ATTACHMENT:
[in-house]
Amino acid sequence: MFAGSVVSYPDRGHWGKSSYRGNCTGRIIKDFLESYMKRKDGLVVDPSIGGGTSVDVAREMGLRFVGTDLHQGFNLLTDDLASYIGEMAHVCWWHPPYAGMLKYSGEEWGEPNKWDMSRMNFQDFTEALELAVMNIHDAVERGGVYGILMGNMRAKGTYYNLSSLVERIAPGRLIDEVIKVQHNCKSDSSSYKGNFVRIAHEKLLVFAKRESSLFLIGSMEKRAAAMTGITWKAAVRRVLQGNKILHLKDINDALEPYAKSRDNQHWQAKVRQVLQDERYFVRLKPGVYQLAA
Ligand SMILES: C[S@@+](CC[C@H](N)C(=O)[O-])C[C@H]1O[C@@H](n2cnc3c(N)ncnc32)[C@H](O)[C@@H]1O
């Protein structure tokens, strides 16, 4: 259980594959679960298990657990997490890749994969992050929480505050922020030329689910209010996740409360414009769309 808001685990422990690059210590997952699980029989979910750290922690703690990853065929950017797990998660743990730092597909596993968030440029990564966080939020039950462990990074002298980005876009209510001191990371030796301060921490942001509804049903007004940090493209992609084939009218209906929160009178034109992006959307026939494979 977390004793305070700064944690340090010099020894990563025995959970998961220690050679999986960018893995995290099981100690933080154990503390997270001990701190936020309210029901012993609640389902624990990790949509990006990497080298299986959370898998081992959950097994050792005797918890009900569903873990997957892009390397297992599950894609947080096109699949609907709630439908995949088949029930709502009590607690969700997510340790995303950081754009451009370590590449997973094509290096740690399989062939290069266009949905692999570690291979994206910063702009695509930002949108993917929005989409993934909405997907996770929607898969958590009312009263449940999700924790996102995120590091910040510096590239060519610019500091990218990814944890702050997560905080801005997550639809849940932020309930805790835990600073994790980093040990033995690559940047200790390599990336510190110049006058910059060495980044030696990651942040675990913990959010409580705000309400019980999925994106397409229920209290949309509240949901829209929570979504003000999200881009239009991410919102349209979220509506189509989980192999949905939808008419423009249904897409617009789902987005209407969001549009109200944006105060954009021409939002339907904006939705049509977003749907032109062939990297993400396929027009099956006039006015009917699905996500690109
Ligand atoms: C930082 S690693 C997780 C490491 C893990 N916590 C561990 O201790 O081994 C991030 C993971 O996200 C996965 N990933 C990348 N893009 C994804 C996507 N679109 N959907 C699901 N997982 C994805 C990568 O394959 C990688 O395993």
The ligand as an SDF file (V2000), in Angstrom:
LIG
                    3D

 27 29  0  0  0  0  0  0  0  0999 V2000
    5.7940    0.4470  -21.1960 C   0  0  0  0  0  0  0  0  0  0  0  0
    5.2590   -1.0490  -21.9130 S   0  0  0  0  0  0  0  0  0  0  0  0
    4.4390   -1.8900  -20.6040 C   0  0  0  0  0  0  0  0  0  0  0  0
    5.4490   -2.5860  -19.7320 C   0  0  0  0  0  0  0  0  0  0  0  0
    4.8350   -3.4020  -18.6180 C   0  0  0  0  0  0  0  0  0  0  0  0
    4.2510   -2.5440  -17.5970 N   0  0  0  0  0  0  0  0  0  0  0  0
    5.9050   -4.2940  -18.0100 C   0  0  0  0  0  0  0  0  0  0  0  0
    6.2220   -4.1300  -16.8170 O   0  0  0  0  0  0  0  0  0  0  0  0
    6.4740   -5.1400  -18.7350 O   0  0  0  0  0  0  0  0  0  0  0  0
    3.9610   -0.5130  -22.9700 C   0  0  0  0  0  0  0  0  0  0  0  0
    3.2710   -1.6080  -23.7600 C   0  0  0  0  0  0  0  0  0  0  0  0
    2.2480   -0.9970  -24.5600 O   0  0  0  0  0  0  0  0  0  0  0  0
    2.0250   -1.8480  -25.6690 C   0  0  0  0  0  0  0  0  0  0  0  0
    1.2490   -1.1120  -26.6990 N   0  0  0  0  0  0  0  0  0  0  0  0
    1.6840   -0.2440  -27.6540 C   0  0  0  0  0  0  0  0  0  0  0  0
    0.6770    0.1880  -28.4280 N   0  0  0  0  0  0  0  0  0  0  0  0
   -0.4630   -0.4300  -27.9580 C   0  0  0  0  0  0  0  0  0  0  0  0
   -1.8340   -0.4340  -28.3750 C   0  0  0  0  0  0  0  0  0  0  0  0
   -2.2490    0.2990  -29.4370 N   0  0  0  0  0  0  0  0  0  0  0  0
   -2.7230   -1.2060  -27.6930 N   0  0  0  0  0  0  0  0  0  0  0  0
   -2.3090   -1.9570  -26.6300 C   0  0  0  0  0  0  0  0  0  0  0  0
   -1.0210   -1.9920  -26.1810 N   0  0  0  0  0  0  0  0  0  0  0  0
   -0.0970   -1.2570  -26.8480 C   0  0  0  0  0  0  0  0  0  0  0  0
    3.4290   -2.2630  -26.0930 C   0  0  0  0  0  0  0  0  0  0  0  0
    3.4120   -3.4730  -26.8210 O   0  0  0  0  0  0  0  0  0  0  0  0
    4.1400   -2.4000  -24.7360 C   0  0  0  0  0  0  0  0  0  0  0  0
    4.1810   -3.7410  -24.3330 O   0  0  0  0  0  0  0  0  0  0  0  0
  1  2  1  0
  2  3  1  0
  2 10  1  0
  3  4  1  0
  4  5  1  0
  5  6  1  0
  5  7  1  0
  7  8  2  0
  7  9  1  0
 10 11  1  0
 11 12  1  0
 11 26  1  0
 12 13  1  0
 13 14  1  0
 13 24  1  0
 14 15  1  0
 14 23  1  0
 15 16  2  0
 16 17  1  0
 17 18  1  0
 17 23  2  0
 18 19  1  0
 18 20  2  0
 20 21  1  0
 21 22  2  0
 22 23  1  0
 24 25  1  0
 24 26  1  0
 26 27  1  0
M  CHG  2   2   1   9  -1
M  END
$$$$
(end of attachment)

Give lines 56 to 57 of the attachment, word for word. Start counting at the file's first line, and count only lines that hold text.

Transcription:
 17 18  1  0
 17 23  2  0